Introduction

The third matter that emerged in connection with the provision of financial advice related to the disciplinary system for financial advisers. That system now consists of a number of bodies, each directed at regulating different, though related, norms of behaviour, and each geared to different outcomes.

Those bodies are:

  • AFSL holders;
  • ASIC;
  • industry associations; and
  • once they are appointed, the codemonitoring bodies responsible for monitoring compliance with the Code of Ethics developed by FASEA.

The question that I posed in the Interim Report was whether this segmentation imposes a satisfactory standard of behaviour on what is, as numerous witnesses noted, an aspiring profession.

It does not.

All too often, the fragmented disciplinary arrangements for financial advisers have meant that advisers who engage in poor or unlawful conduct have not faced appropriate consequences for their actions. Experience shows that those who feel they are unlikely to face consequences for their poor conduct are much more likely to engage in that conduct.

One of the case studies in the second round of the Commission’s hearings illustrated some of the issues that arise from the current fragmented disciplinary arrangements for financial advisers. Mr Sam Henderson was one of two financial advisers who provided advice under the AFSL of Henderson Maxwell Pty Ltd.[1] Mr Henderson was also the CEO of that company.[2] Acting in his capacity as a representative of Henderson Maxwell Pty Ltd, Mr Henderson provided financial advice to Ms Donna McKenna. It was poor advice. If implemented, the advice would have caused Ms McKenna to forfeit her entitlement to approximately $500,000.[3]

Ms McKenna made a complaint to the AFSL holder: Henderson Maxwell Pty Ltd.[4] The company imposed no consequences on its CEO, Mr Henderson, in respect of his poor advice.

Ms McKenna made a complaint to ASIC, but ASIC took no action against Mr Henderson at that time.[5]

Ms McKenna made a complaint to the Financial Planning Association of Australia (FPA), an industry association of which Mr Henderson was a member.[6] The FPA investigated that complaint and, at the time of the second round of the Commission’s hearings, was considering resolving the complaint with Mr Henderson on a confidential basis.[7] In the course of the FPA’s disciplinary process, Mr Henderson did not renew his membership of that organisation as a ‘protest to not being heard’.[8] Doing so did not affect his ability to continue to provide financial advice. In October 2018, the FPA announced that it had fined Mr Henderson $50,000.[9] Given that Mr Henderson had sold his interests in the advice licensee, Henderson Maxwell, and had left the industry, it is not clear whether or how the penalty would be recovered.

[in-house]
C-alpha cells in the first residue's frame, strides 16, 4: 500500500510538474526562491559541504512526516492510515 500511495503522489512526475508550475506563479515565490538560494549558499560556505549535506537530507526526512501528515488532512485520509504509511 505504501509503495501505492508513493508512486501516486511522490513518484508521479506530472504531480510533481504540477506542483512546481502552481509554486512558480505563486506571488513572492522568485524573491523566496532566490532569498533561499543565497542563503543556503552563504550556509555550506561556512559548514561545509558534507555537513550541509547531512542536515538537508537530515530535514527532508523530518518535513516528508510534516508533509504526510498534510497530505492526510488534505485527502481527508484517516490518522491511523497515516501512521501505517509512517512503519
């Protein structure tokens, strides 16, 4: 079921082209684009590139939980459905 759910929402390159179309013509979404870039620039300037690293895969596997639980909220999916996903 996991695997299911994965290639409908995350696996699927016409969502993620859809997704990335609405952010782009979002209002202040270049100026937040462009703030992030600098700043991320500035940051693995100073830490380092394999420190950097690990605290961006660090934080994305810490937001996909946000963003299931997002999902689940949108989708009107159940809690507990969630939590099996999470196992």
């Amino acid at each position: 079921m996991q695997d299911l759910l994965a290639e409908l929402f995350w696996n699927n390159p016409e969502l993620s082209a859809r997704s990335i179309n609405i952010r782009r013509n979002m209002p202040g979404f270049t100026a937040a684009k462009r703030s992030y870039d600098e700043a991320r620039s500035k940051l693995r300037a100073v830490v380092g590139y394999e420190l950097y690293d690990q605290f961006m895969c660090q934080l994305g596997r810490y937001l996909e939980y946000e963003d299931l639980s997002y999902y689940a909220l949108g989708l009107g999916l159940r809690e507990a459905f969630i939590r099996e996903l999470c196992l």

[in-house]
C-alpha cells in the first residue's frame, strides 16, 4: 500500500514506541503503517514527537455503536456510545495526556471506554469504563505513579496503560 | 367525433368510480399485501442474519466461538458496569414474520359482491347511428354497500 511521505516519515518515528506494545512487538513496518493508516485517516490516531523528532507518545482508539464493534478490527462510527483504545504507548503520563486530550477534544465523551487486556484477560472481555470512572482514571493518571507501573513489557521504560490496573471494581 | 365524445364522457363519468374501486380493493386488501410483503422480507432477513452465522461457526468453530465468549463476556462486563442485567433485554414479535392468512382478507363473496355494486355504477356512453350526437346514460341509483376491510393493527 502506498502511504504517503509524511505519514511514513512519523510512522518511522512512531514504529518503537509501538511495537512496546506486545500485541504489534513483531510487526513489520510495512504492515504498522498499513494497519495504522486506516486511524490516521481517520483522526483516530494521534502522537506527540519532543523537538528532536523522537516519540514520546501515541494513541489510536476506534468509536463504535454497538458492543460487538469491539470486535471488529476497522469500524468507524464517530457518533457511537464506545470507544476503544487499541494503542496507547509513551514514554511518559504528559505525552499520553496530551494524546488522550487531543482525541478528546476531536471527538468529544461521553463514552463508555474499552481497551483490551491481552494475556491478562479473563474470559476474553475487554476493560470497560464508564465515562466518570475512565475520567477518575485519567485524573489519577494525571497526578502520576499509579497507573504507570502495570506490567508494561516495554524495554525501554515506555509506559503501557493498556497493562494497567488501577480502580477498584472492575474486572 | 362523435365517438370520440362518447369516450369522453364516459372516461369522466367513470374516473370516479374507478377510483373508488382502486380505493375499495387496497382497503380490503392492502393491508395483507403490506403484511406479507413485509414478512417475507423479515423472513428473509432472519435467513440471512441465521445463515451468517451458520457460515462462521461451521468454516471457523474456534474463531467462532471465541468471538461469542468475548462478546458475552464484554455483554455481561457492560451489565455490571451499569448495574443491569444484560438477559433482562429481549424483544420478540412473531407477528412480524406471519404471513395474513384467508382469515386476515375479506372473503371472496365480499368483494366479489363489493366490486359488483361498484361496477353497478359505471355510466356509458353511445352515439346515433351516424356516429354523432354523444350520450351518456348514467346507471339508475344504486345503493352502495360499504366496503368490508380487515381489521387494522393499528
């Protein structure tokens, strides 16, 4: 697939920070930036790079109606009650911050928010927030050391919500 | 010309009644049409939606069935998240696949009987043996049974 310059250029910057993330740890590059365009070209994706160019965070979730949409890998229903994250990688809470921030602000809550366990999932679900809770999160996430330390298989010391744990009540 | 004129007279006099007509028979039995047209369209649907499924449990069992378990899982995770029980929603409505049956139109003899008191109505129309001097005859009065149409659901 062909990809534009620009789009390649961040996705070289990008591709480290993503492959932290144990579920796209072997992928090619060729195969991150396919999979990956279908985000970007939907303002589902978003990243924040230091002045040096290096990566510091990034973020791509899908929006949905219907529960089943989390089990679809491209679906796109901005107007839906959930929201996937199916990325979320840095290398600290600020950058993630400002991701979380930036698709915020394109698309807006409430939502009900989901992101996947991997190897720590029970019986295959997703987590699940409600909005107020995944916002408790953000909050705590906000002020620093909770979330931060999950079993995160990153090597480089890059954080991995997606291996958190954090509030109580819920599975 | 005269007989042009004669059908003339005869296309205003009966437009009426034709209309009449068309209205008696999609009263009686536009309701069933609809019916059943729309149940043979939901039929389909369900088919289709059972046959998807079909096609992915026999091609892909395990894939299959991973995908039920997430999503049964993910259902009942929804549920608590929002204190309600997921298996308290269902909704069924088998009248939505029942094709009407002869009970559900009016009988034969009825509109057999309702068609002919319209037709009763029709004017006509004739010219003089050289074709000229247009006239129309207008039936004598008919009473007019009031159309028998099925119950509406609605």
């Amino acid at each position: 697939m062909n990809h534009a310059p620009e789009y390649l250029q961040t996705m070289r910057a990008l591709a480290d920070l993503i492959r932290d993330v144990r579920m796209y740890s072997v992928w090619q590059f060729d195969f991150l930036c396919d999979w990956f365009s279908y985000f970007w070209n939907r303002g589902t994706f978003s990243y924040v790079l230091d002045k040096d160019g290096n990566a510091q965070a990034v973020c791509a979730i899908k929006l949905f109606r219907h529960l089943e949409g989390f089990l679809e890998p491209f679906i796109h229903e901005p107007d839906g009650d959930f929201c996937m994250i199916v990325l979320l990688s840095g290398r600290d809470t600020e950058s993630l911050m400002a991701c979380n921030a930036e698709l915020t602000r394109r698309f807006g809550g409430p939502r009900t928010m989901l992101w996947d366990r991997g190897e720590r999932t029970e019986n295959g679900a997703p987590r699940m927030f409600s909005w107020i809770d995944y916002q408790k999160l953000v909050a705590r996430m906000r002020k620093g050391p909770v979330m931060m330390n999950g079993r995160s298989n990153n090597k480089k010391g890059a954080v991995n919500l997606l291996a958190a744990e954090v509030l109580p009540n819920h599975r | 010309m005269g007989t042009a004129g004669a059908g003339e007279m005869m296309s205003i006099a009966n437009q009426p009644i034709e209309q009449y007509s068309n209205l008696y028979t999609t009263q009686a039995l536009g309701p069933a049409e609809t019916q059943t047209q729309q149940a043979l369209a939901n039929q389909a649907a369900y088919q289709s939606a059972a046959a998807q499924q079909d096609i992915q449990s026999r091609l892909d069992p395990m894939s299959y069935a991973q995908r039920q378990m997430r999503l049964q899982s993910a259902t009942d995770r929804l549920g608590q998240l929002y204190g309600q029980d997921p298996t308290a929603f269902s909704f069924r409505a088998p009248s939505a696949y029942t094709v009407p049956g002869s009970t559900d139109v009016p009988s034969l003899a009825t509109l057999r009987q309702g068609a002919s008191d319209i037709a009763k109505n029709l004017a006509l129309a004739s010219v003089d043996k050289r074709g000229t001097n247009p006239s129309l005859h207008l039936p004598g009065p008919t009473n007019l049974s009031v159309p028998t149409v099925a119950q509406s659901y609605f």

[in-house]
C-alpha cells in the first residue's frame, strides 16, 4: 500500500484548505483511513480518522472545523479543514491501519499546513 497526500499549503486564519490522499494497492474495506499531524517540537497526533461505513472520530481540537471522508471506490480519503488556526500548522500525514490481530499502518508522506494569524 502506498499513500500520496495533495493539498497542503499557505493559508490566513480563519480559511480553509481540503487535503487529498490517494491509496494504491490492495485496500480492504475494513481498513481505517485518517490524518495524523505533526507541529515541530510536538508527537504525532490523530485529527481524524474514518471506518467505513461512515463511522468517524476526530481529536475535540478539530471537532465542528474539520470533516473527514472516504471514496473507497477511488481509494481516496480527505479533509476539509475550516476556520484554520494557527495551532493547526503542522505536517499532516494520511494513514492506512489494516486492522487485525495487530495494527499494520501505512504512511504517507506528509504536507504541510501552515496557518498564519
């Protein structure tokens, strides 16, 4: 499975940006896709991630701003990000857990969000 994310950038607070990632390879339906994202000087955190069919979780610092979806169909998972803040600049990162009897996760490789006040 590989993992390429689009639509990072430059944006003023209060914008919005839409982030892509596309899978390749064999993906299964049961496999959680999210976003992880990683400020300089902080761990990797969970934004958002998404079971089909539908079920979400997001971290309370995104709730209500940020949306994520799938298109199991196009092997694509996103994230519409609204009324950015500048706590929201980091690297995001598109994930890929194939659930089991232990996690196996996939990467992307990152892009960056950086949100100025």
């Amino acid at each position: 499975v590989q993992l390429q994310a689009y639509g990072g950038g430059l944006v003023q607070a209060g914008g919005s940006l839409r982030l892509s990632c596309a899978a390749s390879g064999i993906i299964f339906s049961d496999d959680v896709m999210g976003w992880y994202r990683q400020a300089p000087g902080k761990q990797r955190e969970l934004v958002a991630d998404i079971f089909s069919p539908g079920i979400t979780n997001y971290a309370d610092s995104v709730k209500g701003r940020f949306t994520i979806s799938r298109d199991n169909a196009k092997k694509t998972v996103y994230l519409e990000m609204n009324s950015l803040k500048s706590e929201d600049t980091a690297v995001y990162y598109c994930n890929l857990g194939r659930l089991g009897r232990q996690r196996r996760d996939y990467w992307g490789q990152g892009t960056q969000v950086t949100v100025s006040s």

Other case studies in the second round of the Commission’s hearings illustrated a different set of issues that arise from the fragmented disciplinary system referred to above. The Commission heard evidence about a number of advisers whose employment or authorised representative status was terminated by the licensee for misconduct, or who resigned after allegations of misconduct were made against them. Most had been members of the FPA. But the relevant AFSL holders did not report their concerns about those advisers to that association.[10]

Some were also members of the AFA, another industry association. But the relevant AFSL holders did not report their concerns about those advisers to the AFA either.[11]